If using the Bible, then Proverbs is a good chapter to start with, as the sentences are mostly quite short, with more common words, and do not contain unusual vocabulary or names.

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"Express Dictate & Express Scribe Transcription Playback"
www.nch.com.au/scribe/index.html The Dictate programme is designed to replace the dictaphone. The Scribe programme is for typing back the resultant audio files or any WAV or MP3. You can both make and take your own shorthand dictation. At bottom right of the Scribe screen there is a slider that enables you to vary the speed of speech, with pitch maintained, from 25% to 225%. You can easily halve the speed of a file but below 50% hearing the words becomes a strain and the resultant drawl may send you to sleep. The functions can also be operated via the keyboard.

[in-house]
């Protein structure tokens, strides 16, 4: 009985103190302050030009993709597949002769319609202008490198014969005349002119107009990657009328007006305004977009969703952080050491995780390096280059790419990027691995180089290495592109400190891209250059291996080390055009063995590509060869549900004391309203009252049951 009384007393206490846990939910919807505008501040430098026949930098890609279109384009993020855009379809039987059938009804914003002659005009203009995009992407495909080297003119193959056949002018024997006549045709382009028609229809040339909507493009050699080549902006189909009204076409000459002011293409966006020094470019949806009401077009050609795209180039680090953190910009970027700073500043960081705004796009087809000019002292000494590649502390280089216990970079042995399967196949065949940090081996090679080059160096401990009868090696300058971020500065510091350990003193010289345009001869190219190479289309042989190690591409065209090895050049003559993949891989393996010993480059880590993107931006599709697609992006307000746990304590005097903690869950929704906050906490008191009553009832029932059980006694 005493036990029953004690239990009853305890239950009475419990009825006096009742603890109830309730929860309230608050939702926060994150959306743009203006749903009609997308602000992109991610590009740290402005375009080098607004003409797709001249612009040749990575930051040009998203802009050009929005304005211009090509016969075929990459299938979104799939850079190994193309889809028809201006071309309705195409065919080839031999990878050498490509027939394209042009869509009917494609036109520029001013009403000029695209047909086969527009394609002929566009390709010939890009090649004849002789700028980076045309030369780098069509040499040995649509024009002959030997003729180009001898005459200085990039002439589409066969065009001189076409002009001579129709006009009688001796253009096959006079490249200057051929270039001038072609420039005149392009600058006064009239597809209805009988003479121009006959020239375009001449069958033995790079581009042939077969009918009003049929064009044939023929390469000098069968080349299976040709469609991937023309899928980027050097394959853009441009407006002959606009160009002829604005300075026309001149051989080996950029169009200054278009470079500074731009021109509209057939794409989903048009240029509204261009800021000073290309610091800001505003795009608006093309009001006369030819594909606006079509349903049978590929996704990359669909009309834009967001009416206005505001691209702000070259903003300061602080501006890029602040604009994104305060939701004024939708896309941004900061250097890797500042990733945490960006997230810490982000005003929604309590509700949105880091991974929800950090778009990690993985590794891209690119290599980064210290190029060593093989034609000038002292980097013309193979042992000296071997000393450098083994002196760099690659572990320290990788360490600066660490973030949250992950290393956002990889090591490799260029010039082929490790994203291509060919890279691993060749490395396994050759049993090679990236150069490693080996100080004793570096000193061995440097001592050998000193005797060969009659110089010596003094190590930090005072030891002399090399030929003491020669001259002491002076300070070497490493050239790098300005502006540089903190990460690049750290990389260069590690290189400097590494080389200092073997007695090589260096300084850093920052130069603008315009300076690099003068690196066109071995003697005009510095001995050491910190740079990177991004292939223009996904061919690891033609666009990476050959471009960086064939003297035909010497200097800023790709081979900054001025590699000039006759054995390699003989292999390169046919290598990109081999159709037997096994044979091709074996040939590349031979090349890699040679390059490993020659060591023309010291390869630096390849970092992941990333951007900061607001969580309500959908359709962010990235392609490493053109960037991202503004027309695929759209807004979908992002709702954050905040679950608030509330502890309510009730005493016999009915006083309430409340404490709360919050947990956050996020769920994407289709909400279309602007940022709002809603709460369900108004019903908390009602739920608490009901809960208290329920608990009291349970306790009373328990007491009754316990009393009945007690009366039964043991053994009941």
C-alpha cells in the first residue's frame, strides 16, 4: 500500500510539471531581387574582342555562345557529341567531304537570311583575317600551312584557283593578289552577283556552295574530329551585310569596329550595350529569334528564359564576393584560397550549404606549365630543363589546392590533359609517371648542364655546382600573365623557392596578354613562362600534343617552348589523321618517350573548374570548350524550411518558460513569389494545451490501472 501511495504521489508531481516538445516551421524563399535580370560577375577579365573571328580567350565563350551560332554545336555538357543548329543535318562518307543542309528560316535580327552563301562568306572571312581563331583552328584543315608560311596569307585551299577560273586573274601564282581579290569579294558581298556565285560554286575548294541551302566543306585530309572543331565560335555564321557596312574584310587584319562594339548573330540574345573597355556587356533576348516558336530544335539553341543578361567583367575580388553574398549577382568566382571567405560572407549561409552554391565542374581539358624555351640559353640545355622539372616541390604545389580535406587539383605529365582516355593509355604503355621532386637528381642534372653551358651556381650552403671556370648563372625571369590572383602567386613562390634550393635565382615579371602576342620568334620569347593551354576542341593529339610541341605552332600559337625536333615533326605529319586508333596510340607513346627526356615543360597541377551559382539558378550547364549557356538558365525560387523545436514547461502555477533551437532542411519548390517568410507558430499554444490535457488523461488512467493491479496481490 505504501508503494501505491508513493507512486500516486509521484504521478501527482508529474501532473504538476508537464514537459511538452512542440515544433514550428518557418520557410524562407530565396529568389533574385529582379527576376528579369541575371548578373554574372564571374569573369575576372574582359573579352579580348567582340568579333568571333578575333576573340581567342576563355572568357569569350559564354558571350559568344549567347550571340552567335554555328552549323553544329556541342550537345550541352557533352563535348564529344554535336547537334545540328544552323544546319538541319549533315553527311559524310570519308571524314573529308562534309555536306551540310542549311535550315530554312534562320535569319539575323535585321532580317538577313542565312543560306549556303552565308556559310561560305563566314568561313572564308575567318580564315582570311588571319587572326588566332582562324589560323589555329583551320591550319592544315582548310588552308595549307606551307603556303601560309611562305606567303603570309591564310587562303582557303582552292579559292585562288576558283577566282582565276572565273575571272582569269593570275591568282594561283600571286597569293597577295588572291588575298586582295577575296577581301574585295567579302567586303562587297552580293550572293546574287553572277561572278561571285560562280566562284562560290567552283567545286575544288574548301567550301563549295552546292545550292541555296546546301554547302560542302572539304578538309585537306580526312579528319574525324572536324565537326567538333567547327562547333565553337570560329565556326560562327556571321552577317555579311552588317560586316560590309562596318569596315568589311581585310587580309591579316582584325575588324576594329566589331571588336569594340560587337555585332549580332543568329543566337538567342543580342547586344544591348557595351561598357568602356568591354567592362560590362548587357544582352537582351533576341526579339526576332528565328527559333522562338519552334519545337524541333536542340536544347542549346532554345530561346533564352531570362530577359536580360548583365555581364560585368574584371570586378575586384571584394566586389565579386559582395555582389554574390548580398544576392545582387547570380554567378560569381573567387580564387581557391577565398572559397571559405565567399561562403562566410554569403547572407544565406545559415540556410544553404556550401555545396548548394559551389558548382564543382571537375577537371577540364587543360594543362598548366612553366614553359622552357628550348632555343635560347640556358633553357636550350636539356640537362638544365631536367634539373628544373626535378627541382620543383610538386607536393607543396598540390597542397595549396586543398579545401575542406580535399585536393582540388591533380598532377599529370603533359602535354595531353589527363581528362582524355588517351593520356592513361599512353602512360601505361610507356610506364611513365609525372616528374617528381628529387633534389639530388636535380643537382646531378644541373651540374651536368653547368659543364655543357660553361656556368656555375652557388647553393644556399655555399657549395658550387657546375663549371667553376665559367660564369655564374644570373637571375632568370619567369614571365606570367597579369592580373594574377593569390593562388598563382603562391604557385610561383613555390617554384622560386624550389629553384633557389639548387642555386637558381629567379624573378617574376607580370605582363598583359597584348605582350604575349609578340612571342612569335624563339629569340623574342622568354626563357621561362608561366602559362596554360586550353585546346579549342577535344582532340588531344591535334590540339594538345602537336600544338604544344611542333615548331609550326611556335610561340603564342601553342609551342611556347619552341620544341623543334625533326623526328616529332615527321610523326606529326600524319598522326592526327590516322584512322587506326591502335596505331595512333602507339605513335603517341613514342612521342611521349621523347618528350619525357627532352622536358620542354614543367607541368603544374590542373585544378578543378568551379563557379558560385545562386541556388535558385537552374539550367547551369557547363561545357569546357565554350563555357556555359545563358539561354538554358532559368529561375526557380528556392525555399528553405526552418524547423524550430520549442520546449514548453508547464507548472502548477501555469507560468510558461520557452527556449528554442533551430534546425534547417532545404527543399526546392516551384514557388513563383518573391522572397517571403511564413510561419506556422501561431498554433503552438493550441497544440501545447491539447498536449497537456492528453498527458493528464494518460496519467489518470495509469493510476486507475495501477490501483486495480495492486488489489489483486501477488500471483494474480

The Express Dictate programme is offered as trial, but Express Scribe is FREE, but with some limitations on file types that can be opened, as confirmed on their page www.nch.com.au/scribe/kb/free.html.

http://audacity.download-latest.com This simple FREE sound editing program can be used to dictate WAV or MP3 sound files, and edit or insert silences to slow the speed.

Keyblaze Typing Tutor
www.nchsoftware.com/typingtutor/index.html A very simple FREE programme for learning to touch type* which enables you see the keys layout and and be prompted for correct fingers without ever looking away from the screen. If you have to look at your fingers when typing, it is very easy to miss out a line or whole chunk of your shorthand or text copy, reducing accuracy as well as speed. It is well worth the effort learning to touch type, especially the numbers row which is often not learned as thoroughly as the others. I can assure you that, once touch typing is learned, you never have to think about where the keys are, it all happens automatically at lightning speed, while you concern yourself with the subject matter. When your eyes are tired from too much screen work, you can dictate your notes to audio and then type them with your eyes shut!